National Distance Learning Week 2012 kicks off today to celebrate and create greater awareness for distance learning, which is increasingly known as online education. The United States Distance Learning Association sponsors the celebratory week to promote the tremendous growth and accomplishments happening today in distance learning programs offered by schools, businesses, and governmental departments.
At Post University, we are proud to be a part of the history of distance learning as we offer more than 14,000 students the opportunity to learn online from wherever they are.
Here are just a few numbers that show the influence online education now bears on higher education. These come from a report by Babson Survey Research Group and College Board.
- More than 6.1 million students were taking at least one online course during the fall 2010 term, an increase of 560,000 students over the previous year.
- The 10 percent growth rate for online enrollments far exceeds the 2 percent growth in the overall higher education student population.
- 65 percent of higher education institutions say online learning is a critical part of their long-term strategy.
These numbers are even more interesting, however, when you look at them in the context of how distance learning and online education have evolved in the American higher education system. Distance learning in the U.S. dates back more than 120 years — a long history of students and teachers exchanging assignments and lessons through the U.S. Postal Service.
Since then, distance learning has been marked by many significant events and developments that have helped shape higher education, and how we teach and learn. The most recent milestone: The advent of MOOCs (massive open online courses) being offered by some of the nation’s most elite colleges and universities, which have made the field of higher education as buzzworthy as Facebook.
To celebrate National Distance Learning Week, we took a closer look at this history, and compiled an interactive infographic that shows the evolution of distance learning in higher education.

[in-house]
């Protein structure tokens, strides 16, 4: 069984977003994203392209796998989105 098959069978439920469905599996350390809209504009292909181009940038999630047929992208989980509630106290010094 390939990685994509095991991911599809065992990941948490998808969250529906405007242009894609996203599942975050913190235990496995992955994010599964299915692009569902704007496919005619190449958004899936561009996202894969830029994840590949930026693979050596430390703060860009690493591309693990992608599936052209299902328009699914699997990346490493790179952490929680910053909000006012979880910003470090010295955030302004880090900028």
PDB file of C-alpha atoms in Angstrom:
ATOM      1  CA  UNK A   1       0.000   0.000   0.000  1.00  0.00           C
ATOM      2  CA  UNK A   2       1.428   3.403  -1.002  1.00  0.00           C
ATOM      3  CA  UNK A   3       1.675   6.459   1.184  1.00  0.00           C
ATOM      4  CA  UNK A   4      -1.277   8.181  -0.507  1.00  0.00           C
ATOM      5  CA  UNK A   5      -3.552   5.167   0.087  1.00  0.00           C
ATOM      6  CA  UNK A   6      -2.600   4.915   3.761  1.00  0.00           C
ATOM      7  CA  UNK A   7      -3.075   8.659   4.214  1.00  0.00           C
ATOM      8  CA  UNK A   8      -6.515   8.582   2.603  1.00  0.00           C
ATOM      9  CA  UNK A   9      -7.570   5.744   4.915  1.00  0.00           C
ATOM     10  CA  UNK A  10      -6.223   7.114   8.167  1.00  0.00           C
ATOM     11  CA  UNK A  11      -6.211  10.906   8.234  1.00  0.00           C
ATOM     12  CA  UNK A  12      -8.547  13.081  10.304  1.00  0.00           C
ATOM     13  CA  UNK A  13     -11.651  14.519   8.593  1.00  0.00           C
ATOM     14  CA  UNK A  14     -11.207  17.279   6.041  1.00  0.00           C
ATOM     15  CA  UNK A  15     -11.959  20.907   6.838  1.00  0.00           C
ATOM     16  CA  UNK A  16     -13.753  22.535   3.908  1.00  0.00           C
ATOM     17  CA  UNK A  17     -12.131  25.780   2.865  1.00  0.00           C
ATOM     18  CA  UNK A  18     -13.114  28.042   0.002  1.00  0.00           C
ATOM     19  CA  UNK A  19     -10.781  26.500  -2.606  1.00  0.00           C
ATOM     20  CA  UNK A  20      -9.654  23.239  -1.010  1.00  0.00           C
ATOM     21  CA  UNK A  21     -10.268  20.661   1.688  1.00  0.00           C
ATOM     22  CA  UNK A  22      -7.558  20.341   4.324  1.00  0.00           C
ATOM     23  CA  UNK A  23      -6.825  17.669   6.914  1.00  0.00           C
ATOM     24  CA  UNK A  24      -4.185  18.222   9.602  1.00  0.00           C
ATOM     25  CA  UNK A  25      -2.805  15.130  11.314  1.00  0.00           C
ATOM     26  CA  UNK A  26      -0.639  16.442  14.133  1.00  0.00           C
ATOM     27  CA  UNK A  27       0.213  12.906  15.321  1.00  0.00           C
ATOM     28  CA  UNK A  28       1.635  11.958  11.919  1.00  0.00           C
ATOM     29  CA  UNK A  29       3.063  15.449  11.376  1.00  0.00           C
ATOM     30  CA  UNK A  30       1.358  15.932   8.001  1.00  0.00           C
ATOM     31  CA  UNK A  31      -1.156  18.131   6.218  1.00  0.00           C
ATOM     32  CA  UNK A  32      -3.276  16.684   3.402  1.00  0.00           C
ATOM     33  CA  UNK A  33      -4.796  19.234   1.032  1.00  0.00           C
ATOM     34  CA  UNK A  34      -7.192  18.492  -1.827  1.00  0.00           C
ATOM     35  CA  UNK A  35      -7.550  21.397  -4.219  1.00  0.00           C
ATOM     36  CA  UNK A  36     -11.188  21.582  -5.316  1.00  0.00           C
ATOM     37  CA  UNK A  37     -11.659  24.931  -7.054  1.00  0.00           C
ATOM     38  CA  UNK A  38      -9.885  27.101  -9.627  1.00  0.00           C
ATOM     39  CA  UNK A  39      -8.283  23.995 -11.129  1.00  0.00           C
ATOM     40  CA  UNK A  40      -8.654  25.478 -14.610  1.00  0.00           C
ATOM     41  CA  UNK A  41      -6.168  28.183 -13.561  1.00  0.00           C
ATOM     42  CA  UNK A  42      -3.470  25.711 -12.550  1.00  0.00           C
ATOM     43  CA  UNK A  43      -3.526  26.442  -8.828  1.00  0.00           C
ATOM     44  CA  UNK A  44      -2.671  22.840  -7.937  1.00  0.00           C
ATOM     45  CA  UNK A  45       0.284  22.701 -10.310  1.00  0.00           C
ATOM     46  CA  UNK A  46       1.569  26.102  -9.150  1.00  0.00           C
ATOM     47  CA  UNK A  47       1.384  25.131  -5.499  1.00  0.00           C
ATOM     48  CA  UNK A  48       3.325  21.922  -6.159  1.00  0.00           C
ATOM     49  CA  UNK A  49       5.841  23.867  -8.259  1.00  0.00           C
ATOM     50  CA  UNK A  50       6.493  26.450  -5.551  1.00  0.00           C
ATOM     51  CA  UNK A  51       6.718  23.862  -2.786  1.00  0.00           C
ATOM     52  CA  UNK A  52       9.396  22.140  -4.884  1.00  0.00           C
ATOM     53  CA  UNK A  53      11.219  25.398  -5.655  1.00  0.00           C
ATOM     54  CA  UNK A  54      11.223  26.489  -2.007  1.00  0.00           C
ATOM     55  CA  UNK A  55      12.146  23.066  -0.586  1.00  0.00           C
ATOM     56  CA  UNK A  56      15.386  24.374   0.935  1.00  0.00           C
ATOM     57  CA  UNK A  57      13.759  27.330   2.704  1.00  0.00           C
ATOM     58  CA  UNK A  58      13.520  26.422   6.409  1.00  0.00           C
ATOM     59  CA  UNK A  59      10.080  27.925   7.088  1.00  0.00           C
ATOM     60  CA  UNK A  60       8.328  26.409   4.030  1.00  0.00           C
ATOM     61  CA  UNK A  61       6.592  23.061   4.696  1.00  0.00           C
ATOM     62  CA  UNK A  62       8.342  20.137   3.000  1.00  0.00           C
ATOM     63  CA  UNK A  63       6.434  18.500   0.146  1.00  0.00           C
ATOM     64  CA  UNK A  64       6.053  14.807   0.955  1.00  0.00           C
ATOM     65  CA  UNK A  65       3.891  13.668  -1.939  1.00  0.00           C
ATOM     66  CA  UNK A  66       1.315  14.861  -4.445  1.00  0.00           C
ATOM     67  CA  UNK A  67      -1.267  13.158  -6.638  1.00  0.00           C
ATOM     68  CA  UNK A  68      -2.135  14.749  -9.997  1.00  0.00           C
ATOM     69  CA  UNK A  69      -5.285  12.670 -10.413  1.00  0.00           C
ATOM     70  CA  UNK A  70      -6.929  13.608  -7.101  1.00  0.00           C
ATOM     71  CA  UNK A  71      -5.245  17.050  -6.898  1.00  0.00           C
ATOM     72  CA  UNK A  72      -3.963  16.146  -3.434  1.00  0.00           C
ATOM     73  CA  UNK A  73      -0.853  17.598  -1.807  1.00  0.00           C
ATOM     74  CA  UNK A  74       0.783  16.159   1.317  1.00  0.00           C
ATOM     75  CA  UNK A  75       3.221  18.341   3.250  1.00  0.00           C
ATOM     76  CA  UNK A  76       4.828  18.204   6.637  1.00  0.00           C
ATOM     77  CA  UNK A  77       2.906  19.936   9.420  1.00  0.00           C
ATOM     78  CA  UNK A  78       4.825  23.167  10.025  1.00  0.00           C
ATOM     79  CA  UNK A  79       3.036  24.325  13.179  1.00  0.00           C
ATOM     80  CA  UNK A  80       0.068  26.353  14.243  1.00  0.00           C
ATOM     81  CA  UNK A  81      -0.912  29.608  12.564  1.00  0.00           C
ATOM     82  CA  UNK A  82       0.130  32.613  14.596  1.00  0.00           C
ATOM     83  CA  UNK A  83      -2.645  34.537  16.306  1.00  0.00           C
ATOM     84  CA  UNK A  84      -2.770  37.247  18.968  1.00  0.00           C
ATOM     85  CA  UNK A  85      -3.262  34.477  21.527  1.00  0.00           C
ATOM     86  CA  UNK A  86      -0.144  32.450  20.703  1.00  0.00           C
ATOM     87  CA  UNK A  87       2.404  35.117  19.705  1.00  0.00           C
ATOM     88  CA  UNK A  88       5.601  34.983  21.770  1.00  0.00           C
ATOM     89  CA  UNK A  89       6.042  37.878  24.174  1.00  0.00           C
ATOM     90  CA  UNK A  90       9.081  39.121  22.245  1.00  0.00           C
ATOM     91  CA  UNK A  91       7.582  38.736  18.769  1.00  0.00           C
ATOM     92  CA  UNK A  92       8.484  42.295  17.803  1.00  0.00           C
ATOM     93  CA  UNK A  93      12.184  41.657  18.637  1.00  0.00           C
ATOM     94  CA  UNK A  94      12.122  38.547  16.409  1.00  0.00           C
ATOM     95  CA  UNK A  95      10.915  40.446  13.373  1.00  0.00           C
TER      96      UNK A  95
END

Sixteen milestones tell the story of how distance learning has evolved since 1892. (That’s just two years after Post University was founded!) The events are fascinating, and it’s enlightening to see how they have built upon one another to shape the distance learning field and engender the online education paradigm.
But we didn’t stop there when we made our infographic. We asked several higher education experts to weigh in on what they believe will be the next major milestone for distance learning and online education. So keep your eye out for when you get to the part where we feature distance learning and online education predictions from:
- Steve Hargadon, Creator of the Classroom 2.0 social network, Director of Web 2.0 Labs, and Host of the Future of Education interview series
- Dennis Bushnell, Chief Scientist of the NASA Langley Research Center, Member of the National Academy of Engineering, and Advisory Board member of Post University’s Master of Education degree program
- Frank Mulgrew, President of the Online Education Institute of Post University
- Don Mroz, Ph.D., Provost and Dean of The Malcolm Baldrige School of Business at Post University
I also added my own prediction. More important, we’re asking YOU to tell us what your prediction is for the future of distance learning and online education. What do you think will happen in the next five, 10, 15, or more years? How will we be delivering education? Why?
Submit your prediction now to Post University’s Facebook page. We’ll be taking submissions through Nov. 16. Afterward, we will be randomly giving one entrant a $50 Amazon gift card.
So give our interactive infographic a look, and let us know what you think the future holds for distance learning and online education. We hope you enjoy it. We also issued a press release today with some other details on the infographic, which you can read online.
We’re planning a few more special posts this week to celebrate National Distance Learning Week, so keep your eyes here.